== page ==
React Now

Latest stories from i100
Have you tried new the Independent Digital Edition apps?
iJobs Job Widget
iJobs General

Trainee Recruitment Consultant

£20000 - £45000 per annum + uncapped: SThree: Key featuresA highly motivated ...

Primary Teacher Jobs in Blackpool

Negotiable: Randstad Education Preston: Primary Teacher Jobs in BlackpoolWe ar...

Health & Social Teacher

Competitive & Flexible : Randstad Education Cambridge: The JobRandstad Educati...

***SEN British Sign Language Teacher***

£60 - £70 per day: Randstad Education Preston: Successful candidate should hav...

Day In a Page

Read Next
Photo issued by Flinders University of an artist's impression of a Microbrachius dicki mating scene  

One look at us Scots is enough to show how it was our fishy ancestors who invented sex

Donald MacInnes
Oscar Pistorius is led out of court in Pretoria. Pistorius received a five-year prison sentence for culpable homicide by judge Thokozile Masipais for the killing of his girlfriend Reeva Steenkamp  

Oscar Pistorius sentence: Judge Masipa might have shown mercy, but she has delivered perfect justice

Chris Maume
Two super-sized ships have cruised into British waters, but how big can these behemoths get?

Super-sized ships: How big can they get?

Two of the largest vessels in the world cruised into UK waters last week
British doctors on brink of 'cure' for paralysis with spinal cord treatment

British doctors on brink of cure for paralysis

Sufferers can now be offered the possibility of cure thanks to a revolutionary implant of regenerative cells
Let's talk about loss

We need to talk about loss

Secrecy and silence surround stillbirth
Will there be an all-female mission to Mars?

Will there be an all-female mission to Mars?

Women may be better suited to space travel than men are
Oscar Pistorius sentencing: The athlete's wealth and notoriety have provoked a long overdue debate on South African prisons

'They poured water on, then electrified me...'

If Oscar Pistorius is sent to jail, his experience will not be that of other inmates
James Wharton: The former Guard now fighting discrimination against gay soldiers

The former Guard now fighting discrimination against gay soldiers

Life after the Army has brought new battles for the LGBT activist James Wharton
Ebola in the US: Panic over the virus threatens to infect President Obama's midterms

Panic over Ebola threatens to infect the midterms

Just one person has died, yet November's elections may be affected by what Republicans call 'Obama's Katrina', says Rupert Cornwell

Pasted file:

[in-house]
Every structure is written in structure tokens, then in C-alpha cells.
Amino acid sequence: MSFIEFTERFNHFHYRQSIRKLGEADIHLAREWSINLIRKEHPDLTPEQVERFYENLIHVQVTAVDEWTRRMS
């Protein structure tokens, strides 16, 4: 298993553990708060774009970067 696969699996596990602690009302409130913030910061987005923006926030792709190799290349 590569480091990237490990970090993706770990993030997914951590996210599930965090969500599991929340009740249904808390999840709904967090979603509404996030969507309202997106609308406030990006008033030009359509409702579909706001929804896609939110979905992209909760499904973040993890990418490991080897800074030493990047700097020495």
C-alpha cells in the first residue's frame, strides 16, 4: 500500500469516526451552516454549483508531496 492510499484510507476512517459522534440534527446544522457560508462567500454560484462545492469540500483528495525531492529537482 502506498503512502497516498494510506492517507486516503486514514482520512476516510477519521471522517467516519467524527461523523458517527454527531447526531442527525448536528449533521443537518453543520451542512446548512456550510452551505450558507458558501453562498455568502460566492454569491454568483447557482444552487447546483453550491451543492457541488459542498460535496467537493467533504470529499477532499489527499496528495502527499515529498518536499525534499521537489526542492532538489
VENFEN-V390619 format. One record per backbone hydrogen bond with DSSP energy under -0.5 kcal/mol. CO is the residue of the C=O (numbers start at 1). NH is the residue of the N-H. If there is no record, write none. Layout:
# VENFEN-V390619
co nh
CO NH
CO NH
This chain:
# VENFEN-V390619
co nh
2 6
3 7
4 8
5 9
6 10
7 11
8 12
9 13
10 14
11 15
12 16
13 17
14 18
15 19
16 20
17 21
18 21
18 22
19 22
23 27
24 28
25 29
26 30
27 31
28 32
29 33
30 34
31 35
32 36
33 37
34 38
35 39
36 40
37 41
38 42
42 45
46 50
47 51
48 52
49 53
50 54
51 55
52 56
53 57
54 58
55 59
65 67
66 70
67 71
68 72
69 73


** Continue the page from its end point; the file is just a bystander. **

Premier League coaches join the RSC to swap the tricks of their trades

Darling, you were fabulous! But offside...

Premier League coaches are joining the RSC to learn acting skills, and in turn they will teach its actors to play football. Nick Clark finds out why
How to dress with authority: Kirsty Wark and Camila Batmanghelidjh discuss the changing role of fashion in women's workwear

How to dress with authority

Kirsty Wark and Camila Batmanghelidjh discuss the changing role of fashion in women's workwear
New book on Joy Division's Ian Curtis sheds new light on the life of the late singer

New book on Ian Curtis sheds fresh light on the life of the late singer

'Joy Division were making art... Ian was for real' says author Jon Savage
Sean Harris: A rare interview with British acting's secret weapon

Sean Harris: A rare interview with British acting's secret weapon

The Bafta-winner talks Hollywood, being branded a psycho, and how Barbra Streisand is his true inspiration
Tim Minchin, interview: The musician, comedian and world's favourite ginger is on scorching form

Tim Minchin interview

For a no-holds-barred comedian who is scathing about woolly thinking and oppressive religiosity, he is surprisingly gentle in person
Boris Johnson's boozing won't win the puritan vote

Boris's boozing won't win the puritan vote

Many of us Brits still disapprove of conspicuous consumption – it's the way we were raised, says DJ Taylor
Ash frontman Tim Wheeler reveals how he came to terms with his father's dementia

Tim Wheeler: Alzheimer's, memories and my dad

Wheeler's dad suffered from Alzheimer's for three years. When he died, there was only one way the Ash frontman knew how to respond: with a heartfelt solo album